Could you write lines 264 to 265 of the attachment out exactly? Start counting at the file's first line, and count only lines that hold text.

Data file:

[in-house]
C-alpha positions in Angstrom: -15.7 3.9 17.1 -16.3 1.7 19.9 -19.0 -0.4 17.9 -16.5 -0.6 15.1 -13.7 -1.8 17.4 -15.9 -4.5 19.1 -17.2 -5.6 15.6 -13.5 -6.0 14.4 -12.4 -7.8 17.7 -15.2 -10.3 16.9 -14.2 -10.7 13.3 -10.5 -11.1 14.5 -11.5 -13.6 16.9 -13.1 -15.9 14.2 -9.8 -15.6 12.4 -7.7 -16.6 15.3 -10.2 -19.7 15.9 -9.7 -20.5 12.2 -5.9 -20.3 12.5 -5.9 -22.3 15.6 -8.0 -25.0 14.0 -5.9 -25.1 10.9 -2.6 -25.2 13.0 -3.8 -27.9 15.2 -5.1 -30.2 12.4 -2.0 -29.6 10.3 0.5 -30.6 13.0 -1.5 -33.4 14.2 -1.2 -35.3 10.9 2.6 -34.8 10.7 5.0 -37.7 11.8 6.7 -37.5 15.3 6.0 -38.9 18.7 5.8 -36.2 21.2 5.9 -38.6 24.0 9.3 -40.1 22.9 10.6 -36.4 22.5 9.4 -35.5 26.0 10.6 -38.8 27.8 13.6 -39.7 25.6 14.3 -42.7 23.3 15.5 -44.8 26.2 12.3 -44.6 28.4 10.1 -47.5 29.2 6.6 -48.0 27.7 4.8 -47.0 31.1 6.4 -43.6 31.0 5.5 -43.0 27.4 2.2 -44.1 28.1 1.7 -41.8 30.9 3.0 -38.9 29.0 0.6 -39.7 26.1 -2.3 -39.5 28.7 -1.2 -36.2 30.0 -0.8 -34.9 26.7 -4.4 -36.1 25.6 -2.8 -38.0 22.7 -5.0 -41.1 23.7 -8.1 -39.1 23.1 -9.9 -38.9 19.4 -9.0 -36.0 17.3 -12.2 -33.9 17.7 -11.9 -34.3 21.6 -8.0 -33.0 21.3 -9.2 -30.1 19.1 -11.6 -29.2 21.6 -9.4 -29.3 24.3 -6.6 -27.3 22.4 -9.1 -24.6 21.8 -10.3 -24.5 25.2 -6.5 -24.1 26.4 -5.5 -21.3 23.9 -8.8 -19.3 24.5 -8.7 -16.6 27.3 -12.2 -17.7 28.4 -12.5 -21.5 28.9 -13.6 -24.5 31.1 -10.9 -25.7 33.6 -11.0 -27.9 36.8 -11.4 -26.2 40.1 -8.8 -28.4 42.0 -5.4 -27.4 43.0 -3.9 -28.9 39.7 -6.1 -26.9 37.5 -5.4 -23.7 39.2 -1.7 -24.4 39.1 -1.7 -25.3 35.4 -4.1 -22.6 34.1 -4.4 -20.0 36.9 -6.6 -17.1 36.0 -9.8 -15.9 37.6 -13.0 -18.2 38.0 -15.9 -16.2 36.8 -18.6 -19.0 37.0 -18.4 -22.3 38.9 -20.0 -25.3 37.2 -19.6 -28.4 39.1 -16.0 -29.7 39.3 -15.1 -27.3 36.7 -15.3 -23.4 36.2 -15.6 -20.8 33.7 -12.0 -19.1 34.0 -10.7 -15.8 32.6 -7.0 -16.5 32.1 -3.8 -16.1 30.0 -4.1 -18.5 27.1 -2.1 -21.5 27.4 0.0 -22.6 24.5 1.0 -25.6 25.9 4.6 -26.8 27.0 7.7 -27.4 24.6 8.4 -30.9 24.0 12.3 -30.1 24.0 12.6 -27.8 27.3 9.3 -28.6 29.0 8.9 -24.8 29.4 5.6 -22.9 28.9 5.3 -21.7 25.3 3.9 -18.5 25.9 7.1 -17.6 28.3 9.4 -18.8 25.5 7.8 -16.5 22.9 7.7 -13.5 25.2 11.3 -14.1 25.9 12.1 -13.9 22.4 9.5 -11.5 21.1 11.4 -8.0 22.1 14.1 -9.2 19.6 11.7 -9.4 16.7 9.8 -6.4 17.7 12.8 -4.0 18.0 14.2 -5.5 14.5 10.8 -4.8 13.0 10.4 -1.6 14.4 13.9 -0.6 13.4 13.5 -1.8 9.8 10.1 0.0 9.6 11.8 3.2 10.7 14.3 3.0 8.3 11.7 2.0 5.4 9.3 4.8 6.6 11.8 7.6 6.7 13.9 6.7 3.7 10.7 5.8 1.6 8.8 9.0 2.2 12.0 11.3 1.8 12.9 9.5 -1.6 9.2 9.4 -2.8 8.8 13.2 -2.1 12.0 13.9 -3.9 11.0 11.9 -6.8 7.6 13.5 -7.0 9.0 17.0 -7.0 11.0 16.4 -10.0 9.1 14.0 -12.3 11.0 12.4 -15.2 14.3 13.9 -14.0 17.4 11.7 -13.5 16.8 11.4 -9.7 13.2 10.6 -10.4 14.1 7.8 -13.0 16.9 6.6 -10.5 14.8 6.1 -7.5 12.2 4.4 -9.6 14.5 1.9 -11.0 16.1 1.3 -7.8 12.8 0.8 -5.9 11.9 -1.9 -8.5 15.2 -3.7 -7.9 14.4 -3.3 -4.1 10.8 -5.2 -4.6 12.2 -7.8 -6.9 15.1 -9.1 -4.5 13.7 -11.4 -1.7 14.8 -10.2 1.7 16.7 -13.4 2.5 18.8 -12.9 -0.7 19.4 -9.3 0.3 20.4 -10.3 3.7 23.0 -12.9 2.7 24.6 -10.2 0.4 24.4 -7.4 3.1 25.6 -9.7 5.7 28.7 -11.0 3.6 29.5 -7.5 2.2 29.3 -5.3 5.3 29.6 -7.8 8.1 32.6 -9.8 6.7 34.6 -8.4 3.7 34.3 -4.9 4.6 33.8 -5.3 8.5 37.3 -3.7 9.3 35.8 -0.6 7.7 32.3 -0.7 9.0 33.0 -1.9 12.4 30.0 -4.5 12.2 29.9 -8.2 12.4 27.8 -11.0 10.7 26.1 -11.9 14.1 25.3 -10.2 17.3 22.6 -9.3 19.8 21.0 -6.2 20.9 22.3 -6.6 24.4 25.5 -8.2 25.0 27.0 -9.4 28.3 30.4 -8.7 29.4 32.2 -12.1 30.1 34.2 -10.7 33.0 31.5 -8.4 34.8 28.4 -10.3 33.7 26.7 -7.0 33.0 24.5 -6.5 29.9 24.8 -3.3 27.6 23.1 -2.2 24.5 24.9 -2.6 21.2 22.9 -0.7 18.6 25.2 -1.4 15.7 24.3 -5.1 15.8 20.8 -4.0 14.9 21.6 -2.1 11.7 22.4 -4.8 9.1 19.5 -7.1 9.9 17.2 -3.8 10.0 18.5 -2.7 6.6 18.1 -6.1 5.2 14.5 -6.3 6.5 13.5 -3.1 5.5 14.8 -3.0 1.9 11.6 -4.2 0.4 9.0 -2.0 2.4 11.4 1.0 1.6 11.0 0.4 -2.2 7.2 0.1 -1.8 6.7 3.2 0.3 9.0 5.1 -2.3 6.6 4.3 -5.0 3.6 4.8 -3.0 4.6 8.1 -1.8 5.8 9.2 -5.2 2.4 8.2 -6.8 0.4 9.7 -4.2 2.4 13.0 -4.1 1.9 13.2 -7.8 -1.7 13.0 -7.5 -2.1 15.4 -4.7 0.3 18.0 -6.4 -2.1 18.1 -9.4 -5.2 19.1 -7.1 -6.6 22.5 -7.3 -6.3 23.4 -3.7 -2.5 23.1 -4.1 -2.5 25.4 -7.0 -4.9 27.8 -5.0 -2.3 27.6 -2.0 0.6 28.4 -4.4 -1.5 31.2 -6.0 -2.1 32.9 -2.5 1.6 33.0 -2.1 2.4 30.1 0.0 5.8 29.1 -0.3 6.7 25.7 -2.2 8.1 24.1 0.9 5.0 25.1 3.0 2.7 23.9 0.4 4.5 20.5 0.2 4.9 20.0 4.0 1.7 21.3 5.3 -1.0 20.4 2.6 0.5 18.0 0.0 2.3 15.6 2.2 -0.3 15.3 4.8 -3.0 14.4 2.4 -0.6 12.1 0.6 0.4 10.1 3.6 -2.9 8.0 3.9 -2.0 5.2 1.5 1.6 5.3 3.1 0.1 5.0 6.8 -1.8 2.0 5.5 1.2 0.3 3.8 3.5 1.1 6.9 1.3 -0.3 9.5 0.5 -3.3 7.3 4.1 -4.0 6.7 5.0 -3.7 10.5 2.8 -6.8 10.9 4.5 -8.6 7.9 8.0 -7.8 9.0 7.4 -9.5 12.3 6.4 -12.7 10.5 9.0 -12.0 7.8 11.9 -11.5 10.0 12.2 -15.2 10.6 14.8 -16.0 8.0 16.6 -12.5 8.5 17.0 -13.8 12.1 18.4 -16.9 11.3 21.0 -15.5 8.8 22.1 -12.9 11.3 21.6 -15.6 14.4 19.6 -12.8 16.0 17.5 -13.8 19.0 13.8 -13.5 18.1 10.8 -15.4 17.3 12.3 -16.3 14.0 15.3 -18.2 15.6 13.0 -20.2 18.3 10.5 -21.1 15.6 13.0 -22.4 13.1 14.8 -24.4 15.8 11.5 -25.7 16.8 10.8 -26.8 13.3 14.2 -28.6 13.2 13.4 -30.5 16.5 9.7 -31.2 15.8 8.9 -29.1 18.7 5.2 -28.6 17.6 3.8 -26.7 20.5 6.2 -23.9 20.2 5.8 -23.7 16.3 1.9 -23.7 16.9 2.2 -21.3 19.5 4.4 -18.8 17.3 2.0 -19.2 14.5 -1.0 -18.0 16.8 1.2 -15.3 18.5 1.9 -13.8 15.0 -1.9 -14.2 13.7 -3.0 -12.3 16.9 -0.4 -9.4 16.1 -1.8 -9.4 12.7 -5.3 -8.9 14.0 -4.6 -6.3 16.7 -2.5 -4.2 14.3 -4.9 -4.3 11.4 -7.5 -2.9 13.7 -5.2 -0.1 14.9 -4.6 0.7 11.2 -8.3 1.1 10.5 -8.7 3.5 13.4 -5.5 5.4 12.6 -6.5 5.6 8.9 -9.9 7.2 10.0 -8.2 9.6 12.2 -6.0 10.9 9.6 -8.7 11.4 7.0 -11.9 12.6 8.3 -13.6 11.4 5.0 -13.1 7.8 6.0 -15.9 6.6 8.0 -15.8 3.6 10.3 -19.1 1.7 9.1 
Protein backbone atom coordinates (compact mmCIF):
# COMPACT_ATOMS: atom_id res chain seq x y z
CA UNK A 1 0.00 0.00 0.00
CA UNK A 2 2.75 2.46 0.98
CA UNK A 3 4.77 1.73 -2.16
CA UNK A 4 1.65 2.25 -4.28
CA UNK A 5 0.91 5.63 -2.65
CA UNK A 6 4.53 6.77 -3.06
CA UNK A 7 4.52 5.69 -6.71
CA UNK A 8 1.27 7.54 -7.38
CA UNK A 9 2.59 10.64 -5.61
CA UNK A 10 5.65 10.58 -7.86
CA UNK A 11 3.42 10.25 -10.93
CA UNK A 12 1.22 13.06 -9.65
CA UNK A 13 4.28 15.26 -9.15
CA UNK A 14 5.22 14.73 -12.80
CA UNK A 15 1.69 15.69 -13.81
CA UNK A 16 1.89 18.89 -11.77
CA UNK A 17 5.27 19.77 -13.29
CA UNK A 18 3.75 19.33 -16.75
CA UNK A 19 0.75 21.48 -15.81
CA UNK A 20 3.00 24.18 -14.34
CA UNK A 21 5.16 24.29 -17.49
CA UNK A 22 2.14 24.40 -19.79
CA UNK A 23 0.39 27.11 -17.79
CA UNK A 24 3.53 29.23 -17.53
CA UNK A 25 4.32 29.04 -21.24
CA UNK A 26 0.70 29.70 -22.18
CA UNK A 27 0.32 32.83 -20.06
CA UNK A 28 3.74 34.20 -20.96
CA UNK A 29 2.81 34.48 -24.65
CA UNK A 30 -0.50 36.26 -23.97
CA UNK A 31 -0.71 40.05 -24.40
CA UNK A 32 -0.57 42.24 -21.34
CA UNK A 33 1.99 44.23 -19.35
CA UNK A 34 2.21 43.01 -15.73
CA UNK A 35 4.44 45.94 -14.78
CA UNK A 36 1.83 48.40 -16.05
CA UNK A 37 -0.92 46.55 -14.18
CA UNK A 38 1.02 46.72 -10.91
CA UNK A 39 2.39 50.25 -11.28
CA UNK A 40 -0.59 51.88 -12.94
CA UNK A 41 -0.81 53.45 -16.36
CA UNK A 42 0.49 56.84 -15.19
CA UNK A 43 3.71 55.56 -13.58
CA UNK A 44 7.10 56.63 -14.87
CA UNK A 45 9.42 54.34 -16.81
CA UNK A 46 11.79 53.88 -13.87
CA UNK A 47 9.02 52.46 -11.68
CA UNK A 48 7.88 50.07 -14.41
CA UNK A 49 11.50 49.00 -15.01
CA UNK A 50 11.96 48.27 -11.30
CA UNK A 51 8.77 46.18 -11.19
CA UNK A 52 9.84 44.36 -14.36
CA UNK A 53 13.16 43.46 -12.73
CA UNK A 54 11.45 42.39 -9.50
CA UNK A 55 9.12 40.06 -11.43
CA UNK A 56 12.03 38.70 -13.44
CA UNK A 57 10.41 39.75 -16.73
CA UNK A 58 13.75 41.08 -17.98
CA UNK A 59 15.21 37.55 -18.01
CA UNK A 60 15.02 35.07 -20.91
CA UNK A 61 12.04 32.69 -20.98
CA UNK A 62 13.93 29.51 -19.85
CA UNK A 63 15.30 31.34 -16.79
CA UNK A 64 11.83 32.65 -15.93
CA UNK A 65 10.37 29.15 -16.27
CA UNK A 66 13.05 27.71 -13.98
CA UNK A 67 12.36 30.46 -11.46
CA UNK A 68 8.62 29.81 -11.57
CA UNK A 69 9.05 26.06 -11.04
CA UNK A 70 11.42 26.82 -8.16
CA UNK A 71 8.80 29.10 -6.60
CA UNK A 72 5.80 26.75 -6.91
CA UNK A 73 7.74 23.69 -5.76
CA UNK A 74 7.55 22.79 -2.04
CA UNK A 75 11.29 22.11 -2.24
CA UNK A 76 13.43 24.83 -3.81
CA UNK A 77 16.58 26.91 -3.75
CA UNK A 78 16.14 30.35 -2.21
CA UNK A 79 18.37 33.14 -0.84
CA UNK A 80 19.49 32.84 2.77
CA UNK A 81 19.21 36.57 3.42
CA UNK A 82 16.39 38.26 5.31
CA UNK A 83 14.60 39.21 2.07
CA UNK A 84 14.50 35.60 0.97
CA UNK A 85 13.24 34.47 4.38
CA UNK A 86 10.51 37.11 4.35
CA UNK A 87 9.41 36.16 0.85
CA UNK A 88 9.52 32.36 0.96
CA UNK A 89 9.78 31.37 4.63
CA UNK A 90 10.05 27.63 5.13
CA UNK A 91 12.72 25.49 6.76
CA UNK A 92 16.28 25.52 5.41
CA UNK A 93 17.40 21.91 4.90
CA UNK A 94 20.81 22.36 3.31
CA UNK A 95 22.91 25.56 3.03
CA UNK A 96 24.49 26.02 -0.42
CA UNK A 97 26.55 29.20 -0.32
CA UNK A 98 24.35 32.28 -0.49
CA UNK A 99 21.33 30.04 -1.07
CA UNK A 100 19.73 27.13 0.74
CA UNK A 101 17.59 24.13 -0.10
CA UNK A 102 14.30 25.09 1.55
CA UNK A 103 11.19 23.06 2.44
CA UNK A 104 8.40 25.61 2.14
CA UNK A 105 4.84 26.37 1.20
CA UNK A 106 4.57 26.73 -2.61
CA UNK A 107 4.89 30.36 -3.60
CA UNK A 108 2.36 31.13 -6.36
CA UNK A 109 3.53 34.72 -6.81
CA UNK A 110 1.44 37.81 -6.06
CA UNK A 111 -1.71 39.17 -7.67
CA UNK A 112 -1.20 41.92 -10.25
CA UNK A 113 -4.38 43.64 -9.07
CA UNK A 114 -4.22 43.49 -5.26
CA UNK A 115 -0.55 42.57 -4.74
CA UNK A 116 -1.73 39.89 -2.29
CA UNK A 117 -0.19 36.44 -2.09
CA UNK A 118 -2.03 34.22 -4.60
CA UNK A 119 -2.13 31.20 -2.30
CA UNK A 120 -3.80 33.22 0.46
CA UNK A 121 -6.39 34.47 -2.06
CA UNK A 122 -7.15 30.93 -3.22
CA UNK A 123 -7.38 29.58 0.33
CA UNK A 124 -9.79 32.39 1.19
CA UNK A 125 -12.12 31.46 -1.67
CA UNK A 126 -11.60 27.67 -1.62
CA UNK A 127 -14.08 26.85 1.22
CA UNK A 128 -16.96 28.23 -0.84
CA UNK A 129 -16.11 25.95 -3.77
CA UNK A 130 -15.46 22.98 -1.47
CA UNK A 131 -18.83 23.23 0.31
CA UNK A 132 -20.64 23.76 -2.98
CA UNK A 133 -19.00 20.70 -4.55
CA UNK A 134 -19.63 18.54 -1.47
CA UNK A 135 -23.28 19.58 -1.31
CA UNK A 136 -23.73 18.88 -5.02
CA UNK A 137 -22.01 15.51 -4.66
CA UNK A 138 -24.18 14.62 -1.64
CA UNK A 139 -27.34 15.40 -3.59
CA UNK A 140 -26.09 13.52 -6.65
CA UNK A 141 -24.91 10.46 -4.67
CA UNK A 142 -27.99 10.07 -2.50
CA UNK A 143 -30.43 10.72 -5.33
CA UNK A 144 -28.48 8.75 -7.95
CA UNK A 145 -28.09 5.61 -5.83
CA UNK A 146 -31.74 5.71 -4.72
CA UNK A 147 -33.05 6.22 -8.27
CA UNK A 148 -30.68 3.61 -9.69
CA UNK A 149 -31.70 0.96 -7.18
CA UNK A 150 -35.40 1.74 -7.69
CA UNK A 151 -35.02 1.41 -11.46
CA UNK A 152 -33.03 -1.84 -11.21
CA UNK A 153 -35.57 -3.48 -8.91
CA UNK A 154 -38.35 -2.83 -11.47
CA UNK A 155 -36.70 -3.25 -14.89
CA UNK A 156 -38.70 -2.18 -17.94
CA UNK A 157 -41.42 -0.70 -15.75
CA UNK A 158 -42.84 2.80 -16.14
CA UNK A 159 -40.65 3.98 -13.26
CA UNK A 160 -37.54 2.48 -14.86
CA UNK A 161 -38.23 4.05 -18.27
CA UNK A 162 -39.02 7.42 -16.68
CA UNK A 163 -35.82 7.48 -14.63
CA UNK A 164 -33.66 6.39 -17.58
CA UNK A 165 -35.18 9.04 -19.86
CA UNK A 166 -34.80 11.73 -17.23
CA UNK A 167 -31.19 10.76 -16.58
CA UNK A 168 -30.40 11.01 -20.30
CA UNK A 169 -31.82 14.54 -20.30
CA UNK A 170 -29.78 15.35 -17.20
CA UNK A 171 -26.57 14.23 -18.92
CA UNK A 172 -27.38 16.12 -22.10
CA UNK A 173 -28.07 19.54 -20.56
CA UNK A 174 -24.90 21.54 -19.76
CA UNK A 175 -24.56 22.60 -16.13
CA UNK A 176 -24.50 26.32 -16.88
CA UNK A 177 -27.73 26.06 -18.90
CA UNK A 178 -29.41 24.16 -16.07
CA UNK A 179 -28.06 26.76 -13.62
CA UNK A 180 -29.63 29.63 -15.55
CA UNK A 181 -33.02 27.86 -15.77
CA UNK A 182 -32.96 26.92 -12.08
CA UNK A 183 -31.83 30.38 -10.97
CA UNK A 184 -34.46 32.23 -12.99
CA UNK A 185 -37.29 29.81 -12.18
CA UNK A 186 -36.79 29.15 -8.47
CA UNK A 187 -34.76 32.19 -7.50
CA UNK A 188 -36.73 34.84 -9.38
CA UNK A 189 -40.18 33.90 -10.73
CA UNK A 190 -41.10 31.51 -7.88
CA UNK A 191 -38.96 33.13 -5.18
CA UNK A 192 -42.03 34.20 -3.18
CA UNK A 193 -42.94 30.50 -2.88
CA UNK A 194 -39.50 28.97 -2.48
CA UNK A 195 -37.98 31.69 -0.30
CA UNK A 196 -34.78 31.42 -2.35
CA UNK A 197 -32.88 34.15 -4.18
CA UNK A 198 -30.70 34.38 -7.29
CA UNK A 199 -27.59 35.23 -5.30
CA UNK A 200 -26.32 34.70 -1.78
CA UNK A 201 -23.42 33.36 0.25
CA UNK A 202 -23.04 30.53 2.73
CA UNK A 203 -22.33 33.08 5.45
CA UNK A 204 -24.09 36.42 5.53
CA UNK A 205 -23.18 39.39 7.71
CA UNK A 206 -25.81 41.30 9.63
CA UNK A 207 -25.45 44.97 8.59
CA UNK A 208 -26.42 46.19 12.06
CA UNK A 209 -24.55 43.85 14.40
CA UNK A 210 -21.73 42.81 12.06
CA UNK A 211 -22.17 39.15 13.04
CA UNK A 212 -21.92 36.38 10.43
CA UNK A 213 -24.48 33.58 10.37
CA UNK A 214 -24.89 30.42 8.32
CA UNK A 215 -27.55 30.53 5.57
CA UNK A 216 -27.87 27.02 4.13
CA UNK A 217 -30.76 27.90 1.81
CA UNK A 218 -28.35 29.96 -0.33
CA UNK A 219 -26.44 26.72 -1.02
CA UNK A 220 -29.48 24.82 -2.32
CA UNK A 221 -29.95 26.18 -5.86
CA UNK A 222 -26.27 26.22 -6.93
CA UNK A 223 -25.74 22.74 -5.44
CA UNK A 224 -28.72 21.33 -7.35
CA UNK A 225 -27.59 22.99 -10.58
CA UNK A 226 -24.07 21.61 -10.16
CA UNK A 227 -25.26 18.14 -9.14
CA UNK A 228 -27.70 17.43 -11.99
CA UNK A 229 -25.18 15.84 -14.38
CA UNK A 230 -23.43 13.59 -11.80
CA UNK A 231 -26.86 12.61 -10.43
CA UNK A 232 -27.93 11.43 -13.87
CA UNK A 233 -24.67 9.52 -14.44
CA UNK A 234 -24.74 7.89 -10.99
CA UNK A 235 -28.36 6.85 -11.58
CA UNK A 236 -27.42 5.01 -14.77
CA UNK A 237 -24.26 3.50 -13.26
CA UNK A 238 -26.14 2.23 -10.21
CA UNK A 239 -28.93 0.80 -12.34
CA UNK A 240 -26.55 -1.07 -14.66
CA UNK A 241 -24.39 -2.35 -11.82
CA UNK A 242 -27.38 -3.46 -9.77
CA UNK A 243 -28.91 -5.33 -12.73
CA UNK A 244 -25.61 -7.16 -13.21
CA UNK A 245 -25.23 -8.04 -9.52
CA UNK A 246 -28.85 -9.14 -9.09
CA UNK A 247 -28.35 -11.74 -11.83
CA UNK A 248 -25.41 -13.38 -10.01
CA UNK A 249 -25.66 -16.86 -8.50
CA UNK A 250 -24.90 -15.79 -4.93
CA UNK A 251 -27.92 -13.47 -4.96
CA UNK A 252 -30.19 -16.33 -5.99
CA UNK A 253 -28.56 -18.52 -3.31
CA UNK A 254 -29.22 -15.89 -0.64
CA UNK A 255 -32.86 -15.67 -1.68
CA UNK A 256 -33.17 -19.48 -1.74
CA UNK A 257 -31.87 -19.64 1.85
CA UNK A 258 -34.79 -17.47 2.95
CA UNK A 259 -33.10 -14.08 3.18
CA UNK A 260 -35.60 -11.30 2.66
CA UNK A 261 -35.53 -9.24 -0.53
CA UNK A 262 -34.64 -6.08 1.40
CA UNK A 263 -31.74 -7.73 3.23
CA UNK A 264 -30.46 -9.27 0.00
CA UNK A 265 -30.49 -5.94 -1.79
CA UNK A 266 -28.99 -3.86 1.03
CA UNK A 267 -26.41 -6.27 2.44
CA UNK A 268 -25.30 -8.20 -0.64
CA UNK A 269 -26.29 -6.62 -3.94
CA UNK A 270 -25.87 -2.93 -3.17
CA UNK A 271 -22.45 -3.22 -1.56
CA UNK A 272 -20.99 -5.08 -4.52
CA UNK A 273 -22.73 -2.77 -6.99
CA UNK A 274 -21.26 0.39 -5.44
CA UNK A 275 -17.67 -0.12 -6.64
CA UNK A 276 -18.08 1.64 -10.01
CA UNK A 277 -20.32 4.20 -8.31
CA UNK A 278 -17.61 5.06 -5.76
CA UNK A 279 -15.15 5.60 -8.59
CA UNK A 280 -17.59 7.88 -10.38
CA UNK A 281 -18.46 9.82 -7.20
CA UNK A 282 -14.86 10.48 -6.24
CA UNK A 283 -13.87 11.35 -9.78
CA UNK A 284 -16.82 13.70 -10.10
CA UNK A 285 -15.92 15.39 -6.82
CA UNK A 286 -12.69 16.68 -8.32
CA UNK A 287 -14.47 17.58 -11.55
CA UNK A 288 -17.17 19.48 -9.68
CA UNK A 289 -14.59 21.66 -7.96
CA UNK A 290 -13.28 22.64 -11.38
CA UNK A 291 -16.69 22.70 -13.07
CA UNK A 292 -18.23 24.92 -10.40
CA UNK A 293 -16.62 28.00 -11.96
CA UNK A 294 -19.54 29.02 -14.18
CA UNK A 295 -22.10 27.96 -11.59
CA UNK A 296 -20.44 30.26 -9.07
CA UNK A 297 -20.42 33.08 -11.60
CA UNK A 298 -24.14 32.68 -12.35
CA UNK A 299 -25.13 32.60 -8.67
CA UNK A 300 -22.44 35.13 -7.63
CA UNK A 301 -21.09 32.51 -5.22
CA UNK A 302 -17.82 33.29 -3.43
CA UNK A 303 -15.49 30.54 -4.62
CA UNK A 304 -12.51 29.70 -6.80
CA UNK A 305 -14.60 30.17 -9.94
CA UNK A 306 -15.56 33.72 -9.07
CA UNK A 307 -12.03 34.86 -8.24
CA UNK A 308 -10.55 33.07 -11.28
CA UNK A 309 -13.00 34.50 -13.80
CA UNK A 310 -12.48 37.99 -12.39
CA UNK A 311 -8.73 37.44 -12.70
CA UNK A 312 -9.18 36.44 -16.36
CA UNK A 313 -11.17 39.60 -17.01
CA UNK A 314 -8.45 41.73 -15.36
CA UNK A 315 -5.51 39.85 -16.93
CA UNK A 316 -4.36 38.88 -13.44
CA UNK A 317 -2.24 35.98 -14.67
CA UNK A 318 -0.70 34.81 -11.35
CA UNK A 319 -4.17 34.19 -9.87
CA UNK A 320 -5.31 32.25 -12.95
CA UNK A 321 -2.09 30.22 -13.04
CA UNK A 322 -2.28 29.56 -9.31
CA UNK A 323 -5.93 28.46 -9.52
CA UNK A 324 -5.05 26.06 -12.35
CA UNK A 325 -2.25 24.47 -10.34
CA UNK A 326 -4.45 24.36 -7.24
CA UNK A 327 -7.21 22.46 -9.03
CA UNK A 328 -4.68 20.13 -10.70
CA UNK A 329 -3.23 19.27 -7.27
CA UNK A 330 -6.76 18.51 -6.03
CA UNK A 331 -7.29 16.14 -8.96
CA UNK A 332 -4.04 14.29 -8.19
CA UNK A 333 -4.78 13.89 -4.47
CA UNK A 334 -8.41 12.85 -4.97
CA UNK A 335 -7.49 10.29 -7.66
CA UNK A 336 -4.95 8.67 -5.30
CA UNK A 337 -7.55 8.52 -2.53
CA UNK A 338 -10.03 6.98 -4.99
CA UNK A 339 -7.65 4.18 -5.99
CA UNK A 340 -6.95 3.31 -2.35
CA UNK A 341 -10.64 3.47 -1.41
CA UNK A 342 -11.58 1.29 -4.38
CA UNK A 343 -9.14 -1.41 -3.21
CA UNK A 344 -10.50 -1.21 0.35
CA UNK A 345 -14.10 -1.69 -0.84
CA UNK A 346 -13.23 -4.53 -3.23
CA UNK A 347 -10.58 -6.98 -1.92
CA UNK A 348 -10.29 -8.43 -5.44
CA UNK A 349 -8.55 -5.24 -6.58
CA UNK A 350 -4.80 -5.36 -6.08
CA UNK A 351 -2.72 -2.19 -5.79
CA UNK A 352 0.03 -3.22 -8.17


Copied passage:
CA UNK A 260 -35.60 -11.30 2.66
CA UNK A 261 -35.53 -9.24 -0.53